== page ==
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The Salton Sea   B-

Castle Rock Entertainment

Year Released: 2002
MPAA Rating: R
Director: D.J. Caruso
Writer: Tony Gayton
Cast: Val Kilmer, Vincent D'Onofrio, Adam Goldberg, Luis Guzman, Doug Hutchison, Anthony LaPaglia, Glenn Plummer, Peter Sarsgaard, Deborah Kara Unger.

Review by Rob Vaux

The Salton Sea exists in a realm beyond ordinary criticism. A neo-noir thriller as compelling as it is repugnant, it holds images and themes of such haunting power that you're willing to overlook the unpleasant stench surrounding it. Noir never shirks from the dark side of life, of course, but this go 'round seems particularly intent on making us squirm. Its centerpiece is the realm of "tweakers," drug-addled speed freaks who shoot up liquid death as so many other doomed souls have before. They're supposed to be different in The Salton Sea because they sport tattoos and body piercings, but their kind has existed from time immemorial. Only the fashions change.

At least we have a intriguing guide to show us their world: Danny Parker (Val Kilmer), a former jazz trumpet player now caught in a downward spiral of four-day meth trips and petty crime. He sells out his fellow tweakers to a pair of corrupt cops (Doug Hutchison and Anthony LaPaglia) while drifting aimlessly through the twisted L.A. landscape in search of something he can't define. Director D.J. Caruso unfurls these initial scenes like any other Tarantino clone: lots of tart dialogue, in-joke humor, and borderline sadism masking as social commentary. The Salton Sea benefits from some sharp visuals (it opens with Danny playing the trumpet in a burning room, a sterling hook if ever there was), but it can't shake its terminal smugness, or the way it revels in the worst elements of its subject matter. It takes such shameless glee in showing us the freak show, that the impressive filmmaking on display is lost amid unnecessary shudders.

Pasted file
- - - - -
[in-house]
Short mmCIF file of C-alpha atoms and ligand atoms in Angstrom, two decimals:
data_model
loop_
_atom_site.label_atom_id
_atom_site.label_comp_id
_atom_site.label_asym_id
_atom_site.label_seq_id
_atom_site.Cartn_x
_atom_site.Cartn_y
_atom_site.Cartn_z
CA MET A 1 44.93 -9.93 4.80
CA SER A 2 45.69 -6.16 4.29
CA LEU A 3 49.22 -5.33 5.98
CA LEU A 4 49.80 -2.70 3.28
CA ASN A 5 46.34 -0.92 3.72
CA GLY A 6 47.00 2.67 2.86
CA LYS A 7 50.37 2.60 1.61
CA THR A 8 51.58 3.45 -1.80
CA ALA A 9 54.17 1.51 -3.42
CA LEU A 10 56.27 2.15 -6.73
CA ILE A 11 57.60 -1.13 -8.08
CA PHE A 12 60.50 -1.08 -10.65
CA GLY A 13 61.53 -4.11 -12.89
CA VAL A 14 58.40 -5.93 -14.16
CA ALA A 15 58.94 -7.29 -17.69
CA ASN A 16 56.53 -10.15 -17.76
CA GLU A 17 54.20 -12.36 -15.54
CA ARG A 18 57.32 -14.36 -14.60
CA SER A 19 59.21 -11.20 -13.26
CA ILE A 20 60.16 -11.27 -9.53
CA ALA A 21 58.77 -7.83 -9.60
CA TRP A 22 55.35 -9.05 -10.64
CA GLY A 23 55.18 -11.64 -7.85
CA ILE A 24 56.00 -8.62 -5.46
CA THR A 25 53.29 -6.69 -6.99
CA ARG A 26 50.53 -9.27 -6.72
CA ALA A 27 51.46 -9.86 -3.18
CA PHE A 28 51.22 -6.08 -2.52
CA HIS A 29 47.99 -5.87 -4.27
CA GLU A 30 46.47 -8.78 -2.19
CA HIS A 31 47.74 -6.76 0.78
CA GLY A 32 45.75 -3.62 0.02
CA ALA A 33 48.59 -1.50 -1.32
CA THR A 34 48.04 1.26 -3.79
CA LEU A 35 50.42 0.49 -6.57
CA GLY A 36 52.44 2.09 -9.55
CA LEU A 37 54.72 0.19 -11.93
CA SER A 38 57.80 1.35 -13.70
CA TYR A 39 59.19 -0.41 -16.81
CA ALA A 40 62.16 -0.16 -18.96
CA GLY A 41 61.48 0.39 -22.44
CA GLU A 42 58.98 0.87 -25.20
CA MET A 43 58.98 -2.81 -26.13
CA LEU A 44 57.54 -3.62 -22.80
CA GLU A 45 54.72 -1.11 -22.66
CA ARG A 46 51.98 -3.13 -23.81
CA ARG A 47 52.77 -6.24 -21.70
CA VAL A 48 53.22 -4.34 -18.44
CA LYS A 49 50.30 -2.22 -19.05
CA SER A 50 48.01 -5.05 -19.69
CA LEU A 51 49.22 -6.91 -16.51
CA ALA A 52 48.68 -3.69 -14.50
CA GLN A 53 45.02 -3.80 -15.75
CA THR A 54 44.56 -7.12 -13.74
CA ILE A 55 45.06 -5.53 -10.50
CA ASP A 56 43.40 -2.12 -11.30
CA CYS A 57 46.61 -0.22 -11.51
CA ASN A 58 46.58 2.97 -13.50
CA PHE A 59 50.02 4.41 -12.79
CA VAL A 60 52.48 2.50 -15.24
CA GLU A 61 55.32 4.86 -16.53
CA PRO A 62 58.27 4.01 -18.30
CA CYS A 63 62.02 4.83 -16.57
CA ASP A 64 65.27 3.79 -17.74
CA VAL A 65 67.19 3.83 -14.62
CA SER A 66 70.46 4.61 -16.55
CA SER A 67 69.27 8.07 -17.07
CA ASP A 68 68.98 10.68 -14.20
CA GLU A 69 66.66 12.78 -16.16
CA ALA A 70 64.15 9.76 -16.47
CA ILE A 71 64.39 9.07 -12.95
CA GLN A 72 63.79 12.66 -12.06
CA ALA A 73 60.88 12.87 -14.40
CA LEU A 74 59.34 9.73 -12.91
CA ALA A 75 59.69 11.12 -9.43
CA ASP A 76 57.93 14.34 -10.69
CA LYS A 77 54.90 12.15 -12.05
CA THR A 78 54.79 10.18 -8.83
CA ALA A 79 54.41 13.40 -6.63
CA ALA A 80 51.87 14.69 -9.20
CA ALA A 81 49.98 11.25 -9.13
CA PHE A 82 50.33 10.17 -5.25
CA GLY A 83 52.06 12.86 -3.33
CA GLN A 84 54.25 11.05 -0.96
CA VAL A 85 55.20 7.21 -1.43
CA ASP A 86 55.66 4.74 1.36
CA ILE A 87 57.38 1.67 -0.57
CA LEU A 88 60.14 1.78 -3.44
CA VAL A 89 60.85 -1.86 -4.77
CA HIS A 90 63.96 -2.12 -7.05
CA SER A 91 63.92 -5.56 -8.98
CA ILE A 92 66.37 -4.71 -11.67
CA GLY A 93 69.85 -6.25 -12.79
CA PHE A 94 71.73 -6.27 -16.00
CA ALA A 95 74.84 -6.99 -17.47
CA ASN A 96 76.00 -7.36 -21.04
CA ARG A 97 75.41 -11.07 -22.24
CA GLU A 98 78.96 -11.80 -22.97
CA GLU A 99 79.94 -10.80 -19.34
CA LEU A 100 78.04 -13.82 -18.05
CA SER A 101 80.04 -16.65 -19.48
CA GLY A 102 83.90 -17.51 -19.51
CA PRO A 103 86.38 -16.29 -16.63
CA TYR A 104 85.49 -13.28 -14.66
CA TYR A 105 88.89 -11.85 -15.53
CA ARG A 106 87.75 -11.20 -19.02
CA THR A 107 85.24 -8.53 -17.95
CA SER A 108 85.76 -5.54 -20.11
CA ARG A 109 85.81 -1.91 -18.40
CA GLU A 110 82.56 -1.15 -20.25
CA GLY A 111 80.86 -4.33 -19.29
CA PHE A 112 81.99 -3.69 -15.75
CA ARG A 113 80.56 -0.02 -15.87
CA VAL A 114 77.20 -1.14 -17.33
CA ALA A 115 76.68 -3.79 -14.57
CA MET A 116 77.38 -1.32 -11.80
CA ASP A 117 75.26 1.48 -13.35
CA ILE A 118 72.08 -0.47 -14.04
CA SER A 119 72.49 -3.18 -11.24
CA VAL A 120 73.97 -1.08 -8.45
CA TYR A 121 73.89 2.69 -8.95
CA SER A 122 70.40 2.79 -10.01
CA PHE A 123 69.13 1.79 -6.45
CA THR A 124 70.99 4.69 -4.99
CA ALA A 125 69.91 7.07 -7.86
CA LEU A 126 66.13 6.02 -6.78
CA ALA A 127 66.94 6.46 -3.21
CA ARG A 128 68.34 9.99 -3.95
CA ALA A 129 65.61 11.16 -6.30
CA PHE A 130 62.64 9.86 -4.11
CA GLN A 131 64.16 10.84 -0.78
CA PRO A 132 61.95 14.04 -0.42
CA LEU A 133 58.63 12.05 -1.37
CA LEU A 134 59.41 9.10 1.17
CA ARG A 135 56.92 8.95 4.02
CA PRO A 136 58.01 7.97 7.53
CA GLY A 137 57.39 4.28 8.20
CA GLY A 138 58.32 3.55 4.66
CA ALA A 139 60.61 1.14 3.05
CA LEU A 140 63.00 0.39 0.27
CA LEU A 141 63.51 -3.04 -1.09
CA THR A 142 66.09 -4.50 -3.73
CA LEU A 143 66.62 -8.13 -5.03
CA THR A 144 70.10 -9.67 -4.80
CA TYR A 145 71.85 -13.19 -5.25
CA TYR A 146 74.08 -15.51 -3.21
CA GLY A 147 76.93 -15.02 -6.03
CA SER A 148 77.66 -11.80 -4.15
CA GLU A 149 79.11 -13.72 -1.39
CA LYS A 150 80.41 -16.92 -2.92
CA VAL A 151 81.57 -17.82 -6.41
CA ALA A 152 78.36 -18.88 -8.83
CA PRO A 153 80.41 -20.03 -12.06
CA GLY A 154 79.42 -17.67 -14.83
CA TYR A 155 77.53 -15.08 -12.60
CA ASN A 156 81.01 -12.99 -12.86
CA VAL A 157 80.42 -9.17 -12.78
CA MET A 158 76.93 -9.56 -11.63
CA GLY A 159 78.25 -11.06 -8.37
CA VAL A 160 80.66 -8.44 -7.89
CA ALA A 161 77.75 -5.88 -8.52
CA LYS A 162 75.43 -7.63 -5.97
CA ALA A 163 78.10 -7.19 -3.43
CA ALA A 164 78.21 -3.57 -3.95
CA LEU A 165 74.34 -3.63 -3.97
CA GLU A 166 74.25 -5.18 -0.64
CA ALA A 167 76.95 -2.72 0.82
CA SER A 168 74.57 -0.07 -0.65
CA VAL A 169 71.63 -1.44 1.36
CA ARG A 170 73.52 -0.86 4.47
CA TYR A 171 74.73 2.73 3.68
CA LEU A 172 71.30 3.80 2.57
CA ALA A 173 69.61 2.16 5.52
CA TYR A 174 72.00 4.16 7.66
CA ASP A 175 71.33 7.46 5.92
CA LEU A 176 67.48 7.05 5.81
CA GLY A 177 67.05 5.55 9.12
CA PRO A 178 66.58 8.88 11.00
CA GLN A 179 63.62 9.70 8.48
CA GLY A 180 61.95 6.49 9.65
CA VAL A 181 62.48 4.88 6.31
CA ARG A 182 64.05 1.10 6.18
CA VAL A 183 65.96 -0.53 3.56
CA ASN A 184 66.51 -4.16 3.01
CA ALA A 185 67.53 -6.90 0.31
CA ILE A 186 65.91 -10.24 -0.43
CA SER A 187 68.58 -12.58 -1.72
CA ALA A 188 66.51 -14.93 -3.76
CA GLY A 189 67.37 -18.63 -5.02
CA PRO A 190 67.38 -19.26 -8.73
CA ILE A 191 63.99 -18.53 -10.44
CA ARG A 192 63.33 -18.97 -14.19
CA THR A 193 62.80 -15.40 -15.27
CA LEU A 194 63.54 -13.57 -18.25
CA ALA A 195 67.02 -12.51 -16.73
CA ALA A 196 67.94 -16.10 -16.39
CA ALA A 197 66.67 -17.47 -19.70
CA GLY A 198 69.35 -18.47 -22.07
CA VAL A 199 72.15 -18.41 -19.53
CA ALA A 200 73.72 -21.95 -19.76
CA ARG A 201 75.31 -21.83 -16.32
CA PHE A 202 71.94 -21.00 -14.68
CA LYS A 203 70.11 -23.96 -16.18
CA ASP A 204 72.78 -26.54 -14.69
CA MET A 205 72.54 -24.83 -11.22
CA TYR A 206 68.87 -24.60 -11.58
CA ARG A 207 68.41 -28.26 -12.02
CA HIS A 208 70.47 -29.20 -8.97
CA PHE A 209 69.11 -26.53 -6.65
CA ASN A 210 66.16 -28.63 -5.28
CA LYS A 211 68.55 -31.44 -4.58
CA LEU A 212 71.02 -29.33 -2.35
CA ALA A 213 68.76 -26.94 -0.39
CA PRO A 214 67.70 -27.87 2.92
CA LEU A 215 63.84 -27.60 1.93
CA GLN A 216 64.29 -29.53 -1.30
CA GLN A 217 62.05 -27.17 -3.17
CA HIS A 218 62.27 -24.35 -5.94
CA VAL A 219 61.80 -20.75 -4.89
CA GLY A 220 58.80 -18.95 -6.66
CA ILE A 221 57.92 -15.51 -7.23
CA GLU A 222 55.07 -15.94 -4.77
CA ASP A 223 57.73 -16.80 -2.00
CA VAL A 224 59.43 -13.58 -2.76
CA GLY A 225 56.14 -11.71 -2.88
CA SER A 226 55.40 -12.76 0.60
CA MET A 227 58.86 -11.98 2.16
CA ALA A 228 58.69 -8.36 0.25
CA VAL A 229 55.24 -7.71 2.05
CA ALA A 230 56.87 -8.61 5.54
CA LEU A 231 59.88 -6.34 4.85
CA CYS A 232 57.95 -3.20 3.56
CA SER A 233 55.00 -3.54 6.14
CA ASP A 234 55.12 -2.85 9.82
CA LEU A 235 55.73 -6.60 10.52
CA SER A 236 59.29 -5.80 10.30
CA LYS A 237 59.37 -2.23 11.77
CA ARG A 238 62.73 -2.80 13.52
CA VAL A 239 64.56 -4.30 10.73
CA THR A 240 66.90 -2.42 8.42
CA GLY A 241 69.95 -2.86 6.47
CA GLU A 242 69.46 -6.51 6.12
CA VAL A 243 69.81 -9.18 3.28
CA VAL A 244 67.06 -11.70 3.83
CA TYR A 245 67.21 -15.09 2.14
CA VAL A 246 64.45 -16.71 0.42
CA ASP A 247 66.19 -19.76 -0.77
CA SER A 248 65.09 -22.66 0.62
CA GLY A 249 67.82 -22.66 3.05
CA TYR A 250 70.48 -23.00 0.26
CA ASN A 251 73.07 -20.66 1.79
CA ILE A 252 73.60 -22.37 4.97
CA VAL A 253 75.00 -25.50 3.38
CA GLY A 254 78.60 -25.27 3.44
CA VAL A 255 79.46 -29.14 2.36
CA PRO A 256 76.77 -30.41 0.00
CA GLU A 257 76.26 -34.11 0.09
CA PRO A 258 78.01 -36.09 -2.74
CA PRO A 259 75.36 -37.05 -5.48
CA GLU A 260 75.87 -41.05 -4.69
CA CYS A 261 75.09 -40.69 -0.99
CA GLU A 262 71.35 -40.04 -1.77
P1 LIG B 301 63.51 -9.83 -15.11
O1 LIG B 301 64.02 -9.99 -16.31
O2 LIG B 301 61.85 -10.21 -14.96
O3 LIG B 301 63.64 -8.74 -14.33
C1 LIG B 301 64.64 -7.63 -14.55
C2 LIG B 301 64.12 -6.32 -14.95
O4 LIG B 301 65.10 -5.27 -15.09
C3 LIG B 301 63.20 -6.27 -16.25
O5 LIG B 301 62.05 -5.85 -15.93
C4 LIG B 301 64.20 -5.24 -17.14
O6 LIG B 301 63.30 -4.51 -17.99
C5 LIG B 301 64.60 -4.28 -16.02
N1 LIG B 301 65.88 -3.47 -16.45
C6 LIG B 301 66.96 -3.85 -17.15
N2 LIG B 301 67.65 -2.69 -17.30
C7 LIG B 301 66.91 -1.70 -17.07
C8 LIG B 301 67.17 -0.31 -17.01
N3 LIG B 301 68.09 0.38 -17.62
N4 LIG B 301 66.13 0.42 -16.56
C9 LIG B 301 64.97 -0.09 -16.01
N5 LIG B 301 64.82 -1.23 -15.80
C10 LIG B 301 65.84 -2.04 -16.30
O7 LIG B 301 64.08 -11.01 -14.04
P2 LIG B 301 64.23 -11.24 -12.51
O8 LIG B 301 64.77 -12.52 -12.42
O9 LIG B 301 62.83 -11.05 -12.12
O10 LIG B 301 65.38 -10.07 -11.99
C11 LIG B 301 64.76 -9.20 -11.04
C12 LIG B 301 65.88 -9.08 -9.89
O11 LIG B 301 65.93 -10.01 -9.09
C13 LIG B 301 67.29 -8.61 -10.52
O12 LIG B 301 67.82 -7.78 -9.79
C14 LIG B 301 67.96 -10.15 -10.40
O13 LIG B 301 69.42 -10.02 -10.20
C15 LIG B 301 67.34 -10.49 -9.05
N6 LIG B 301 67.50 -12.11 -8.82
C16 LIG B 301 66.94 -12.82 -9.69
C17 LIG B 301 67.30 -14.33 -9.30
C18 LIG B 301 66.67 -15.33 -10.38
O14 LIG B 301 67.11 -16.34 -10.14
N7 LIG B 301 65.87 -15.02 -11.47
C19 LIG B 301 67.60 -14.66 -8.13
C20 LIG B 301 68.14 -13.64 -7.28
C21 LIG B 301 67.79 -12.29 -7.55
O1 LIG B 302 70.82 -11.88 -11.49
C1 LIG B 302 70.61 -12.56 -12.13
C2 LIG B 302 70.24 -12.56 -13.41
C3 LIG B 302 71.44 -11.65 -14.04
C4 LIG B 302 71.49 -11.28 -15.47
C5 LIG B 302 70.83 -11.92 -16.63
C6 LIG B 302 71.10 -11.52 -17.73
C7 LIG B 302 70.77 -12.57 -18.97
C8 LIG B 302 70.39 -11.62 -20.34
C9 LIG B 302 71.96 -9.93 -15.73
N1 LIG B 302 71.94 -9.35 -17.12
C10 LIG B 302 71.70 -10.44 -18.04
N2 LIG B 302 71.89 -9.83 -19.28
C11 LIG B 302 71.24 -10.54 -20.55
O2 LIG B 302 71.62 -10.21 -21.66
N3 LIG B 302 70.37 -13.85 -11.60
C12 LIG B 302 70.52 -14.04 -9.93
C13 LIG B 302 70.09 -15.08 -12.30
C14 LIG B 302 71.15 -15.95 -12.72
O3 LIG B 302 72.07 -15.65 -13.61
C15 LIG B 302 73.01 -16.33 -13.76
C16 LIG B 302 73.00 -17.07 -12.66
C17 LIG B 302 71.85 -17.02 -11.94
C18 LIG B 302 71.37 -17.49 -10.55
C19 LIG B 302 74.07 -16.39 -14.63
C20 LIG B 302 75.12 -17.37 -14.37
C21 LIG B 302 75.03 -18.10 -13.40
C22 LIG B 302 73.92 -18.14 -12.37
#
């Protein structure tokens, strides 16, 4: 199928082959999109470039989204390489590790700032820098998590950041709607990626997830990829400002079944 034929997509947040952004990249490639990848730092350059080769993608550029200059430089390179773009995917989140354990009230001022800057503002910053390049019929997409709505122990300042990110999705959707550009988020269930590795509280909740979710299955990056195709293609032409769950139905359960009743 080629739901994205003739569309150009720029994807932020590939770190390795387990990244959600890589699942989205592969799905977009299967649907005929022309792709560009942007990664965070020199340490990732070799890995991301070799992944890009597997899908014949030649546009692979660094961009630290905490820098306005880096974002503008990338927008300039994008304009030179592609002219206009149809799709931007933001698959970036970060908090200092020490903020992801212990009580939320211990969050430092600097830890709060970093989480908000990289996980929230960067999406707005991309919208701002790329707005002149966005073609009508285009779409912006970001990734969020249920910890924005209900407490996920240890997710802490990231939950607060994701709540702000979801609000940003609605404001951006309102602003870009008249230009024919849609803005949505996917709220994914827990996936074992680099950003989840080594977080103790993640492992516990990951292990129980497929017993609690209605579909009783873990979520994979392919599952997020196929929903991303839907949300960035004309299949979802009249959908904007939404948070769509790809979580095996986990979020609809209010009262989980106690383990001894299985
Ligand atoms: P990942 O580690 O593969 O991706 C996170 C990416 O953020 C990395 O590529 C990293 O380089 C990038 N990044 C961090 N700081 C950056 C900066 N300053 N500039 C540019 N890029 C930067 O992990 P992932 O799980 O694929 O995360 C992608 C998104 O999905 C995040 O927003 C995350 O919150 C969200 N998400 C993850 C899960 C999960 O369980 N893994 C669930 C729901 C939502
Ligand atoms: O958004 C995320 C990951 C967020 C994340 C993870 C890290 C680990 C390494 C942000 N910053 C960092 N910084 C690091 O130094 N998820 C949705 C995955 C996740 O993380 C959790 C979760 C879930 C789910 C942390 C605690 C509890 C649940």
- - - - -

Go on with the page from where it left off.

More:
That's the case early on anyway. As The Salton Sea develops, however, it becomes apparent that something else lurks beneath the mondo-trasho exterior. Like any good noir protagonist, Danny has secrets to hide, and his shiftless meandering covers up a very focused goal. A nominal bad guy shows up -- a meth dealer named Pooh Bear (Vincent D'Onofrio) who's done so much junk that his nose has rotted off. Danny wants to cut a big deal with him, a quarter million dollars worth of blow, but he won't say how or why. The Salton Sea finds itself during these scenes, shedding light on the early sequences and lifting the veil of sneering doom that cover the first 45 minutes. Caruso slowly brings new depth to his characters, showing different sides to their personality and daring to infuse the proceedings with real emotion. That humanity keeps The Salton Sea from collapsing under its own pretension. The cinematography remains potent at all times, and though the gloominess never lifts (nor should it, considering the genre), the developments in the final third make it more that just a pose.

Kilmer exhibits a natural intelligence, and his ever-present charm gives us something to hold on to while the plot twists mount. Danny could easily be a gimmick (and Kilmer has coasted on such characters in the past), but The Salton Sea ultimately refuses to treat him as such. The supporting cast delivers as well -- LaPaglia and Hutchison make a fine pair of antagonists, and Deborah Kara Unger turns in a strong performance as a strung-out femme fatale -- topped by D'Onofrio's hideously compelling turn as Pooh Bear. In fact, Pooh Bear makes a good microcosm for the film as a whole. He's repellent, frightening, and eerily unpleasant, yet somehow, we can't look away from him. D'Onofrio brings an eerie charisma to this vile character; even when he removes his fake nose to reveal the skeletal holes beneath, we can't help but be fascinated.

So too, does The Salton Sea flirt with utter audience alienation, even as it puts us under its spell. The darker aspects threaten to overwhelm it at times, reducing all that rich atmosphere to cynical postmodernism and borderline despair. Yet it pulls back from the abyss just often enough to deliver some genuine human feeling -- real pain and desire to offset the sick jokes. Precious few movies in the post-Pulp Fiction mold have managed that trick, and The Salton Sea deserves some accolades for the accomplishment. A film this bleak won't appeal to everyone, but at least the filmmakers had to good sense to make sure it appealed to someone.

Review published 05.17.2002.

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